May 30, 2014, 12:54 AM
Needs to do 52 legs !!
From right down the bottom of the page.
Quote:
 Snap-Flap im Segelflug einzusetzen macht übrigens keinen Sinn, da hier die Querruder und Wölbklappen sowieso bereits weit nach unten stehen. Würden nun im Kurvenflug die Klappen noch weiter nach unten ausschlagen, hätte man im besten Fall eine bremsende Wirkung, im Schlechtesten einen Strömungsabriss.
Quote:
 Snap-flap in a glider to use way makes no sense, since the ailerons and flaps are already here anyway far down. Would now in the turn the flaps further deflect downward, would have, at best, a braking effect, at worst a stall.
I know, not the best translation from Google but trust me it says that using snap flap for the duration task makes "no sense". Suggesting more camber would translate to a braking effect at best, worst case a stall.

Thinking about it, you would only pull up when you think there is excess speed. So I don't think it should lead to a stall. The primary reason for that would be pulling to much up.

And yes, I agree that the two situation (0deg and 6deg only) plot is a bit misleading. Probably done to show the biggest difference in the polars. In reality the polar moves linearly with the deflection of the elev>camber mix as you say.

J
 May 30, 2014, 03:12 AM launch low, fly high Jimouris, It definitely depends on the airfoils as to whether snap flap benefits the planes performance. For the type of planes that I fly (B/J/K) having the mix shows a benefit. I am not familiar with f5b designs. It may be that it does not work well for that design style although I would find that surprising. As to the German link disparaging snap flap I can only hope that the euro competitors believe that! The NZ team needs all potential advantages!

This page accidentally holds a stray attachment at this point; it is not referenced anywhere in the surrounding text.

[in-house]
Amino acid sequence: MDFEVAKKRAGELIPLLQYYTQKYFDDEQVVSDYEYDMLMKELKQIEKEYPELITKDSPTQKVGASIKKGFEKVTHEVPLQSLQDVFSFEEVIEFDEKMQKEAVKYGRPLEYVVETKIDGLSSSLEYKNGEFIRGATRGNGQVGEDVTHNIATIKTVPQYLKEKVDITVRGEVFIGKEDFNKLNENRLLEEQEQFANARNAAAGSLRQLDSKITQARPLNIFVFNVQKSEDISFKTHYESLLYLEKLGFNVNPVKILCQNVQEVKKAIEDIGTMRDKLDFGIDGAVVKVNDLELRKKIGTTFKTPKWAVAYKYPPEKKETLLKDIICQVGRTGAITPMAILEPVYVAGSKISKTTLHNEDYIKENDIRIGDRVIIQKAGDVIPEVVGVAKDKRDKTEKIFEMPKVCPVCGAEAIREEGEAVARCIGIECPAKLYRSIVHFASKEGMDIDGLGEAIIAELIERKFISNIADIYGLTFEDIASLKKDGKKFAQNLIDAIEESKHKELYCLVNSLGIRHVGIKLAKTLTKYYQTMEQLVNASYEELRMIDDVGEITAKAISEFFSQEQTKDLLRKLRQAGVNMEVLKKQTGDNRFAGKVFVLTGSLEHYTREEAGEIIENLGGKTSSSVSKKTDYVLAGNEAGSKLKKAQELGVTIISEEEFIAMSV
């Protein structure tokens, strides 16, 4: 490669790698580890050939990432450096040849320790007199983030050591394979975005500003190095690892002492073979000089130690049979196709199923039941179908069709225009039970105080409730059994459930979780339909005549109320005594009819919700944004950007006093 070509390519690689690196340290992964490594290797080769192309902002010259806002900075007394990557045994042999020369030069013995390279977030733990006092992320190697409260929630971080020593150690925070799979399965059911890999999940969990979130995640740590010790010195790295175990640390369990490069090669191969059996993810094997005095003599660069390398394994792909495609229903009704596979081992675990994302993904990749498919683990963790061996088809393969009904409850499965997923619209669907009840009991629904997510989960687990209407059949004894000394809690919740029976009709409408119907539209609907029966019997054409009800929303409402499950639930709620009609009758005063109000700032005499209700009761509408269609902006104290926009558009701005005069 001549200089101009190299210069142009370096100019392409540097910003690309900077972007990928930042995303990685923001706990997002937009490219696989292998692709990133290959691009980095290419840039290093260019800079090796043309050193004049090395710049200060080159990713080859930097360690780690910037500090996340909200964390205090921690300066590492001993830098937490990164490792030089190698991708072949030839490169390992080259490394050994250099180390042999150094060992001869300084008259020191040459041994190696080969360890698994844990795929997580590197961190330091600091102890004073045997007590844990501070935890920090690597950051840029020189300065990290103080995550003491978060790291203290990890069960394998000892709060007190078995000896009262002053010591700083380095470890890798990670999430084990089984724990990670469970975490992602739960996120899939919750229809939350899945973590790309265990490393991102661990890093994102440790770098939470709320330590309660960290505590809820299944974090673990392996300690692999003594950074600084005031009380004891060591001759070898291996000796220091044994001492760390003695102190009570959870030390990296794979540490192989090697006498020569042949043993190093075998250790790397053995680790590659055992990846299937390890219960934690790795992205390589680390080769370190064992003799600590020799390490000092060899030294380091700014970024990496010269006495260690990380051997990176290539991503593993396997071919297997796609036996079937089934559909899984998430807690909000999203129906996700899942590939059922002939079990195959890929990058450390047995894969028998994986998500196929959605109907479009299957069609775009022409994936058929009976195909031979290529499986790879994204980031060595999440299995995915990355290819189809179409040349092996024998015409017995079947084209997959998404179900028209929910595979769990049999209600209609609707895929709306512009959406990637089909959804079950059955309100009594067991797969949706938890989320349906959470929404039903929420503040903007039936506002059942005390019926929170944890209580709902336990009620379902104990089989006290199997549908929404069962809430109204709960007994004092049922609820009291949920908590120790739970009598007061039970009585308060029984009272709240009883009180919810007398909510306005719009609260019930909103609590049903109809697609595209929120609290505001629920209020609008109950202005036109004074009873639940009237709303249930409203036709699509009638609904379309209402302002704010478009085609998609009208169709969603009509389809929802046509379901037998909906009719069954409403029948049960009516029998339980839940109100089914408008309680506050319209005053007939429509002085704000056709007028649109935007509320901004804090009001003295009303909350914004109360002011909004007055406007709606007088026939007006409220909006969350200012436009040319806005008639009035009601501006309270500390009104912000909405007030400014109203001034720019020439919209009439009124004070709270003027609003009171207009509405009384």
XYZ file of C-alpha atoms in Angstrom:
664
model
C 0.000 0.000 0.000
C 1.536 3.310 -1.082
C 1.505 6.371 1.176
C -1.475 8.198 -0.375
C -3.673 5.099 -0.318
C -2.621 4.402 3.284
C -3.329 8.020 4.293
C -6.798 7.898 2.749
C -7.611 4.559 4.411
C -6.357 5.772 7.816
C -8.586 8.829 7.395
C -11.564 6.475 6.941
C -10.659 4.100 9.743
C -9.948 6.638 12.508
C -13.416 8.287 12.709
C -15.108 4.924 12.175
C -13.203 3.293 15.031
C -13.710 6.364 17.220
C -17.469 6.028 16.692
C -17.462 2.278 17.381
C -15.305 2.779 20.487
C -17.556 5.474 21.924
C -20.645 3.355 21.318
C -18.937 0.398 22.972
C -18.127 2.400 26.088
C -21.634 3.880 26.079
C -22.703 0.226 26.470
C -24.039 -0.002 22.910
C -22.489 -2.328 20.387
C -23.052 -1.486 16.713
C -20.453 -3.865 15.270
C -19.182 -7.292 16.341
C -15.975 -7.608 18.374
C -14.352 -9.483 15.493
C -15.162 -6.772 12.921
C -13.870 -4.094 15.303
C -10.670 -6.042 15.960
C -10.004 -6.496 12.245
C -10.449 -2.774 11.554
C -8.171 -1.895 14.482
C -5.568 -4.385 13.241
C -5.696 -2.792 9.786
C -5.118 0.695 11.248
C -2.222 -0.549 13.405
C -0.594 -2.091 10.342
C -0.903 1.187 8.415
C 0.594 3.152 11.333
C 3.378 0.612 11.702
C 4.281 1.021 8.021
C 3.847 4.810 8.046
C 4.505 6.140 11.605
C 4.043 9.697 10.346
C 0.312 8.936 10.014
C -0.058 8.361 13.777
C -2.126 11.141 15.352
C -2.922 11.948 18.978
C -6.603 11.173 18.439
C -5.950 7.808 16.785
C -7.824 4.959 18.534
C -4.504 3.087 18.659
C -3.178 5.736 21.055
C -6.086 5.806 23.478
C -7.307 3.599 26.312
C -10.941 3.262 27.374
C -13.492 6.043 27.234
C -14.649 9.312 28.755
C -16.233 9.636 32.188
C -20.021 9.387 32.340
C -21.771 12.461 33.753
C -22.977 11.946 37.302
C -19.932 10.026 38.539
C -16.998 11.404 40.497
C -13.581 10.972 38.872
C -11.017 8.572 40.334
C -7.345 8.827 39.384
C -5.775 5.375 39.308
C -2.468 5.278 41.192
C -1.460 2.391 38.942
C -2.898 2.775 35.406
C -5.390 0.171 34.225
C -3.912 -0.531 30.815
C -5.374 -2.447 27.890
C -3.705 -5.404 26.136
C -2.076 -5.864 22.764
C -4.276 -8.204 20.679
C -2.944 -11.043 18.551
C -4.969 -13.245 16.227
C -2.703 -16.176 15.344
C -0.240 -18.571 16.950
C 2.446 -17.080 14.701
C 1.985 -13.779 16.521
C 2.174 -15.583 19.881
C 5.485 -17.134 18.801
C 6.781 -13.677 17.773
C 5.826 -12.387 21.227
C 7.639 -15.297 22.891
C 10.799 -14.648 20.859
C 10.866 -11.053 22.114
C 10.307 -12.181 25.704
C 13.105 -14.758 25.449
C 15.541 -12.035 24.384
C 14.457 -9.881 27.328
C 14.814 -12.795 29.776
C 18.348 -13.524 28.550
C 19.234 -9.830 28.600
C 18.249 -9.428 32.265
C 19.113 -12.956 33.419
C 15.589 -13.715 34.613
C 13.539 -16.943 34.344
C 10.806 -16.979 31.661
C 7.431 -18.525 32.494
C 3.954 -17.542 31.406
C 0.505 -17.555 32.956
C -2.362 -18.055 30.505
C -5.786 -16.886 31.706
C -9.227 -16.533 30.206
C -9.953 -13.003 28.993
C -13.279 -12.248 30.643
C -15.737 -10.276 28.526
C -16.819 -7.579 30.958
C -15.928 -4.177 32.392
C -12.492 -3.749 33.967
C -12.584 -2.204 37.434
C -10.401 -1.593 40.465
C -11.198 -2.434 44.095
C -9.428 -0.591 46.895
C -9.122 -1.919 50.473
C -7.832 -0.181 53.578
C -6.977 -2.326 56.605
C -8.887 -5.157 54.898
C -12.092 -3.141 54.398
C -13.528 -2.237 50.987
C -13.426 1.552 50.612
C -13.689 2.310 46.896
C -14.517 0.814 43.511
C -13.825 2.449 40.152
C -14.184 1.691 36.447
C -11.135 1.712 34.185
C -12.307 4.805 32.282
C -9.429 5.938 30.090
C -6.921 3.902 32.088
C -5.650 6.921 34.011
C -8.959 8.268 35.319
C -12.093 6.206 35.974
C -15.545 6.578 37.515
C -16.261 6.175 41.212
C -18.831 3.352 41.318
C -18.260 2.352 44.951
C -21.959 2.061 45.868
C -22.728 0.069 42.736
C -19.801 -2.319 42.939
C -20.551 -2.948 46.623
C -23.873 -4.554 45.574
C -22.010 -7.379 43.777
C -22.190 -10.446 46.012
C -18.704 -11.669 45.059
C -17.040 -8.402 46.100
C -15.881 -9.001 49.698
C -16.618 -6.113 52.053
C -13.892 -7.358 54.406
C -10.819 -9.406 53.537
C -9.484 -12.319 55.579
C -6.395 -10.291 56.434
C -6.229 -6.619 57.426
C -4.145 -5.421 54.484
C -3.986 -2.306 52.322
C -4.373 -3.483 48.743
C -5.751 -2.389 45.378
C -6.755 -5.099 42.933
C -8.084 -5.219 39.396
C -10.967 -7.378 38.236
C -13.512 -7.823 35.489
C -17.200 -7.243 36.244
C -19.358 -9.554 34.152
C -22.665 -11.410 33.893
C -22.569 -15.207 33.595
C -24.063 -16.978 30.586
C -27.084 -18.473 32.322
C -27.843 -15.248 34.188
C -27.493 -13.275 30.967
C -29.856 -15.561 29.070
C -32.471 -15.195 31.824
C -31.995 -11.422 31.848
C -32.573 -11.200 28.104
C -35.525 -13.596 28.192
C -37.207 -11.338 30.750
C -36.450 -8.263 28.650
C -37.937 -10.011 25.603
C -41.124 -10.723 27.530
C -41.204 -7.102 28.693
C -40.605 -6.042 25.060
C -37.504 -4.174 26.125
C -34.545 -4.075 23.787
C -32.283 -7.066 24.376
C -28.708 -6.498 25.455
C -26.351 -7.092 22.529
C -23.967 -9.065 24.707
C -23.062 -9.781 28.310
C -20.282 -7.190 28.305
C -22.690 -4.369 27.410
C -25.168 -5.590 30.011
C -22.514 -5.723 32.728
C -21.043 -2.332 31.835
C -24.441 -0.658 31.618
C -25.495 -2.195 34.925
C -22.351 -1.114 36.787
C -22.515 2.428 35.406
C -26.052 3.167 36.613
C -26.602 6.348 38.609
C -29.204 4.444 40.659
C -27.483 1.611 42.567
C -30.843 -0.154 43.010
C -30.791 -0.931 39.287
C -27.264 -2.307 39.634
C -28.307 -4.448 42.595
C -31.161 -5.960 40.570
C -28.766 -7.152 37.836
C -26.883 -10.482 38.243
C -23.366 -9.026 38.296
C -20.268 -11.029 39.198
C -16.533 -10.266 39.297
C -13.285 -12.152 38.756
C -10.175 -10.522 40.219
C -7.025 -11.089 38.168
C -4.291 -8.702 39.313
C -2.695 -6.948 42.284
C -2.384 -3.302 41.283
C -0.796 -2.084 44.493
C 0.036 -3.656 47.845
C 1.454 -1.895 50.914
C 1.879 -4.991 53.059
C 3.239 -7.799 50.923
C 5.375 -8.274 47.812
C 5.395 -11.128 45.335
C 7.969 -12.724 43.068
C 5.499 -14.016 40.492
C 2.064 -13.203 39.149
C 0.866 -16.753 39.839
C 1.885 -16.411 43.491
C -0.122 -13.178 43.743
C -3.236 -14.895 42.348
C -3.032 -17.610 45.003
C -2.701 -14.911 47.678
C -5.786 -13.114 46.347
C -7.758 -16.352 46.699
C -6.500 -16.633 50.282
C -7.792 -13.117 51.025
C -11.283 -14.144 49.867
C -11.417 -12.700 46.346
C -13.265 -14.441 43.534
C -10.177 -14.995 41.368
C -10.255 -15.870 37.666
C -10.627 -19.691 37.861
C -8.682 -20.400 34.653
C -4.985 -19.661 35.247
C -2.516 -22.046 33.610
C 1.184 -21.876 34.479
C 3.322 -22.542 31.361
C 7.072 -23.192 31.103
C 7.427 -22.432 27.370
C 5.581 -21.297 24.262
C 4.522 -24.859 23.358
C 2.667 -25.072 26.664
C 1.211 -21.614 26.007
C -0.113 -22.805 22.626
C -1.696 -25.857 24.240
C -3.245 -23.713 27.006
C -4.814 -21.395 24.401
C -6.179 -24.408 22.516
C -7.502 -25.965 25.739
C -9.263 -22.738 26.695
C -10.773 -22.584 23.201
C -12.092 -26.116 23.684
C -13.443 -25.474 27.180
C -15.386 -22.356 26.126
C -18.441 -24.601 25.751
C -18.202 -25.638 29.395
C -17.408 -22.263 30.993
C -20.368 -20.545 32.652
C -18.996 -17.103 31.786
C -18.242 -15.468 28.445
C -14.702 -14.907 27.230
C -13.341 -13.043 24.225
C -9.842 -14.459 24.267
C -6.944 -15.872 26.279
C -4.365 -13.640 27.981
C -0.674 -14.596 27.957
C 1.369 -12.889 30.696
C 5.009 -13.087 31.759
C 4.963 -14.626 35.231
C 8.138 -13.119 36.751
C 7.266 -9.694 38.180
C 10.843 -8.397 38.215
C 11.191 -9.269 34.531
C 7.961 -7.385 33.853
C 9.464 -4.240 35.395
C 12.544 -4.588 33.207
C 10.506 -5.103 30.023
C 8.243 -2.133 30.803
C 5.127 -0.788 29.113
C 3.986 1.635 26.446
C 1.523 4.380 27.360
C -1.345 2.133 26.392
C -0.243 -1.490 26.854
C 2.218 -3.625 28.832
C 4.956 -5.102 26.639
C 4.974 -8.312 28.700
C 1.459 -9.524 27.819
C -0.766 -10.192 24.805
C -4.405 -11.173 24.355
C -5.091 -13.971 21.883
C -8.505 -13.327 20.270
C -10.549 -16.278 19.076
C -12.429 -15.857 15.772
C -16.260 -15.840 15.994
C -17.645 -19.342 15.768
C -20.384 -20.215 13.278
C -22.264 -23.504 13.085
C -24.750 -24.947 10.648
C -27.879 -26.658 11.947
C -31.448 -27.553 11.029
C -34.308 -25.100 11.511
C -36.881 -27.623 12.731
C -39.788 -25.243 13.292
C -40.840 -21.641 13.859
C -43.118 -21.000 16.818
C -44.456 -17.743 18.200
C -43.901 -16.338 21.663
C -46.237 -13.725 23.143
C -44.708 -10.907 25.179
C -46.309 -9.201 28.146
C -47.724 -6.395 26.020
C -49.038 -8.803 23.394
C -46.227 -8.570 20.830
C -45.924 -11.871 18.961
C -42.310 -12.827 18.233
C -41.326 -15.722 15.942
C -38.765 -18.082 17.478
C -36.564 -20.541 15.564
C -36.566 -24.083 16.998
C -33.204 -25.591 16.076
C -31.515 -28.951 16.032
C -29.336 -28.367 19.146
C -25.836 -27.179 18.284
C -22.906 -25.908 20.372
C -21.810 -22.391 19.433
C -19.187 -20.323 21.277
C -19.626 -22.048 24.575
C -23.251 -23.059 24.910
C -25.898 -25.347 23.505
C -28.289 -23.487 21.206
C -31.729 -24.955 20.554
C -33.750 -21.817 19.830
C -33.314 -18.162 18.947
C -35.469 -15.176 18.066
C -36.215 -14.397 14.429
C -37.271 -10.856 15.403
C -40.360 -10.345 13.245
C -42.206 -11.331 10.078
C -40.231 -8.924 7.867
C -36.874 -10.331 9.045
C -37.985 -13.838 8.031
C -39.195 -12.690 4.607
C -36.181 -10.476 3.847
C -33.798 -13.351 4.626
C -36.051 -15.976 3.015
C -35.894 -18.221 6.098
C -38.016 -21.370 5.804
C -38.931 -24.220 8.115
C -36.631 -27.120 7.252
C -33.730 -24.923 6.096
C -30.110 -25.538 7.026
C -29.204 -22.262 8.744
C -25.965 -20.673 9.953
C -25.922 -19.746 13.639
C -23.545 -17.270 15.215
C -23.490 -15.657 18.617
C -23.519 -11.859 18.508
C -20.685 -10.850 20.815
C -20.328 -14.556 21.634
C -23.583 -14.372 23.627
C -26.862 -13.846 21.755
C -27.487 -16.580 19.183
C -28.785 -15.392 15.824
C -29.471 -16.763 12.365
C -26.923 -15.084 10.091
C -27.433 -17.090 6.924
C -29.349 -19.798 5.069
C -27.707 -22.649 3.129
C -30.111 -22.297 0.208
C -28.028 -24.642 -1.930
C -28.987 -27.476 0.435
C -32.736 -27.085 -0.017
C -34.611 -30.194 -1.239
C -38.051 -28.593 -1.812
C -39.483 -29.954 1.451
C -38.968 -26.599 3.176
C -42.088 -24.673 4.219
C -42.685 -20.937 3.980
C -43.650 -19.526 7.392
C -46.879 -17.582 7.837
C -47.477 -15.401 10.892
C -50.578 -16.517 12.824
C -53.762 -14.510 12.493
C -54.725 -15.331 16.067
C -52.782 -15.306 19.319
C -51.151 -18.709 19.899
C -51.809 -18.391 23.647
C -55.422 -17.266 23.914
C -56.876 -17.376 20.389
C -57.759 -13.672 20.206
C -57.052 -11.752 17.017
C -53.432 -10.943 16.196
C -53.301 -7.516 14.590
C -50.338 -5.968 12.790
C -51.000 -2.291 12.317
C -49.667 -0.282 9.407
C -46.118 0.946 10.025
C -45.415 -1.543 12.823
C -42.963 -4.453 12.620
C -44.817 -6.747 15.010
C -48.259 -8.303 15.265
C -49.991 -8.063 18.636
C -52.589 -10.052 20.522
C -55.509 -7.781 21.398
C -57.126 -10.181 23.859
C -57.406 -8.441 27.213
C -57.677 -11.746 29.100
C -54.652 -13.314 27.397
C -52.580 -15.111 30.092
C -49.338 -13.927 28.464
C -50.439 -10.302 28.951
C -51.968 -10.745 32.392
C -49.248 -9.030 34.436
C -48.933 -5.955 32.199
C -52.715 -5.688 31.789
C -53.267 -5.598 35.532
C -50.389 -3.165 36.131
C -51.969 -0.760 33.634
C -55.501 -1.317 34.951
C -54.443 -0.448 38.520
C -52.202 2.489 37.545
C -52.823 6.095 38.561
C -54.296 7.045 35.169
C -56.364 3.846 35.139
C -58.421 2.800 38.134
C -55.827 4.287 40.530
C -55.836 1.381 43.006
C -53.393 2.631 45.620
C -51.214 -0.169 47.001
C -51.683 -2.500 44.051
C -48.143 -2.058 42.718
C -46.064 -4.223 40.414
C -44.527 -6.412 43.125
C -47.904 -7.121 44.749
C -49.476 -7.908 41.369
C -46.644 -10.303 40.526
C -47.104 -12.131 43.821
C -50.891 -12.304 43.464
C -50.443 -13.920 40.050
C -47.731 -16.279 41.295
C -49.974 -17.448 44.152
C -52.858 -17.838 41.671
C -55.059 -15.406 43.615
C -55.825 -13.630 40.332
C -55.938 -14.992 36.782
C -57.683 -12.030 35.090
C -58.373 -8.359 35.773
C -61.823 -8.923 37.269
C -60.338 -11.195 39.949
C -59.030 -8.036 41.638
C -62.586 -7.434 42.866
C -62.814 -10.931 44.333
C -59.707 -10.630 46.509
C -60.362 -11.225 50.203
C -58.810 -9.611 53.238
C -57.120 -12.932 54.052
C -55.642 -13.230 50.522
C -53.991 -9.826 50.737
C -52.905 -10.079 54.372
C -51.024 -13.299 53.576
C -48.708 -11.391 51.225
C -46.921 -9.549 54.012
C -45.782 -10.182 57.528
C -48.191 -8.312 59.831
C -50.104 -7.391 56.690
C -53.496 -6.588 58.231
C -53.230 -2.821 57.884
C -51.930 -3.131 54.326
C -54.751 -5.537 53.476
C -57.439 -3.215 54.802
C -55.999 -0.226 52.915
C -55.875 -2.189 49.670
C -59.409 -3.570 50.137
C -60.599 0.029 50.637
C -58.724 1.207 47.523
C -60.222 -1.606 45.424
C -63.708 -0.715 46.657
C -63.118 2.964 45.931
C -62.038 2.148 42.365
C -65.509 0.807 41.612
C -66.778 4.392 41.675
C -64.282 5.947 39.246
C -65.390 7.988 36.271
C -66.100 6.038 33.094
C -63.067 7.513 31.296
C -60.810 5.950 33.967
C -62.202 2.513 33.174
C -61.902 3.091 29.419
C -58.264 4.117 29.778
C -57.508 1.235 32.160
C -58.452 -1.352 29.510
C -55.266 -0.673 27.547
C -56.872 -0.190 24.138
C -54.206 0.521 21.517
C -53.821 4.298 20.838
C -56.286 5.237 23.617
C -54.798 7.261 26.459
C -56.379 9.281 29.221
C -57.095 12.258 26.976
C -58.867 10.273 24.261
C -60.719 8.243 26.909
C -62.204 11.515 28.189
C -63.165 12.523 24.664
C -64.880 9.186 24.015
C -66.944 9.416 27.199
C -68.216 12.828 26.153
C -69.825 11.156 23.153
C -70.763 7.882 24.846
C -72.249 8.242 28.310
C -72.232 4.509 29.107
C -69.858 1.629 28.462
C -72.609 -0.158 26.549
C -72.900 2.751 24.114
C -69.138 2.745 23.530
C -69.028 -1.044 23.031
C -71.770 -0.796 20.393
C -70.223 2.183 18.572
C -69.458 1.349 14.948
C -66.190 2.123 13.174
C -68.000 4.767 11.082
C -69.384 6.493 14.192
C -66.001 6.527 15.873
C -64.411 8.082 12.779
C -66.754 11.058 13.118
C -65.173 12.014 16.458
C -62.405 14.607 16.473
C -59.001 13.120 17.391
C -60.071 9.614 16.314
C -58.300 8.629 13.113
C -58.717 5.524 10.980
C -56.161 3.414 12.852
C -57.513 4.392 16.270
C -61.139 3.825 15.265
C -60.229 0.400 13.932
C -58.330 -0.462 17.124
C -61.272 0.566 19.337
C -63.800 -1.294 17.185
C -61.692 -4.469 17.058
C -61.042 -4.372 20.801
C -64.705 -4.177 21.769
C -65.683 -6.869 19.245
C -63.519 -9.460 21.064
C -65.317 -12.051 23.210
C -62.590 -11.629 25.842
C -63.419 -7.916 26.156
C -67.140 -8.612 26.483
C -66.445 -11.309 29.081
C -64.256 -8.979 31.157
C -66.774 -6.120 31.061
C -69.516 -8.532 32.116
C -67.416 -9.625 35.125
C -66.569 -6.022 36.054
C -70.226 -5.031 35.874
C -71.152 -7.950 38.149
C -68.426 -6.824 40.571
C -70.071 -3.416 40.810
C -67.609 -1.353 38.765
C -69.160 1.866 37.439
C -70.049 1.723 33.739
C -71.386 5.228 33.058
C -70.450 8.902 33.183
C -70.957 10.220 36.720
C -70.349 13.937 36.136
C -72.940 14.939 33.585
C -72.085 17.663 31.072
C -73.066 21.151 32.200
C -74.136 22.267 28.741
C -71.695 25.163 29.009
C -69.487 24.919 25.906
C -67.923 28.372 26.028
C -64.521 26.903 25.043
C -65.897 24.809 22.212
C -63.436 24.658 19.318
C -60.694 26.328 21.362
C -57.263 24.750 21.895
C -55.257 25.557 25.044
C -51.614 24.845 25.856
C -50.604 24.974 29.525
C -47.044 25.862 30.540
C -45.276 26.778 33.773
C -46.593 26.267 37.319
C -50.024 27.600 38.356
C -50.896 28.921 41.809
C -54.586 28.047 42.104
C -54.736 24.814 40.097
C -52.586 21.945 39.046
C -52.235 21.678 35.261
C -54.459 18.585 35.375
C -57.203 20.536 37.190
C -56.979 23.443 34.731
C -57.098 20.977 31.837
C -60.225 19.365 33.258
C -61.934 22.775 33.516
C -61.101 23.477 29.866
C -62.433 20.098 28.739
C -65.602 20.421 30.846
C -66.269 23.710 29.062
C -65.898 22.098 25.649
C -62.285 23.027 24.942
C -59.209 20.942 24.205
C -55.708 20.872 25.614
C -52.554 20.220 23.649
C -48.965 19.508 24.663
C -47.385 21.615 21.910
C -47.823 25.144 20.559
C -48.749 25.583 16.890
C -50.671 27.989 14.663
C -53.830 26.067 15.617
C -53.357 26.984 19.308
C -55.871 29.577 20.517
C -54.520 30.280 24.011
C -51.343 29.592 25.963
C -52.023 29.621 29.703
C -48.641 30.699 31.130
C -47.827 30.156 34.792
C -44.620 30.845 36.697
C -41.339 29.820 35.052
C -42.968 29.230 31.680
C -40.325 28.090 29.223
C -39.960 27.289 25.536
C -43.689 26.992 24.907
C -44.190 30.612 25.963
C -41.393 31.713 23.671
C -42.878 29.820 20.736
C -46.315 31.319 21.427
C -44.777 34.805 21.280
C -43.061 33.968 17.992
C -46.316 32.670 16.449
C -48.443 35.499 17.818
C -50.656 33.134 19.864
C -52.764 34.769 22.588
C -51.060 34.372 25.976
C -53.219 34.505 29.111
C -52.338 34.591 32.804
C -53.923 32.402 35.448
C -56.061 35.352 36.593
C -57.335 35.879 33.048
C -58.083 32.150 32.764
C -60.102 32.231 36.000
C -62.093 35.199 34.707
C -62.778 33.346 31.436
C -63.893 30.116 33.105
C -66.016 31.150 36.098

May 30, 2014, 04:06 AM
Registered User
Quote:
 Originally Posted by Joe W Jimouris, It definitely depends on the airfoils as to whether snap flap benefits the planes performance. For the type of planes that I fly (B/J/K) having the mix shows a benefit. I am not familiar with f5b designs. It may be that it does not work well for that design style although I would find that surprising. As to the German link disparaging snap flap I can only hope that the euro competitors believe that! The NZ team needs all potential advantages!

We hope too...

Not all....
 May 30, 2014, 05:33 AM launch low, fly high Massimo, Snap-flap is horrible! Trust me...
 May 30, 2014, 06:27 AM F3B Snap flap is badly named as it give the impression of a violent, sudden movement, which is misleading. CL mix anyone?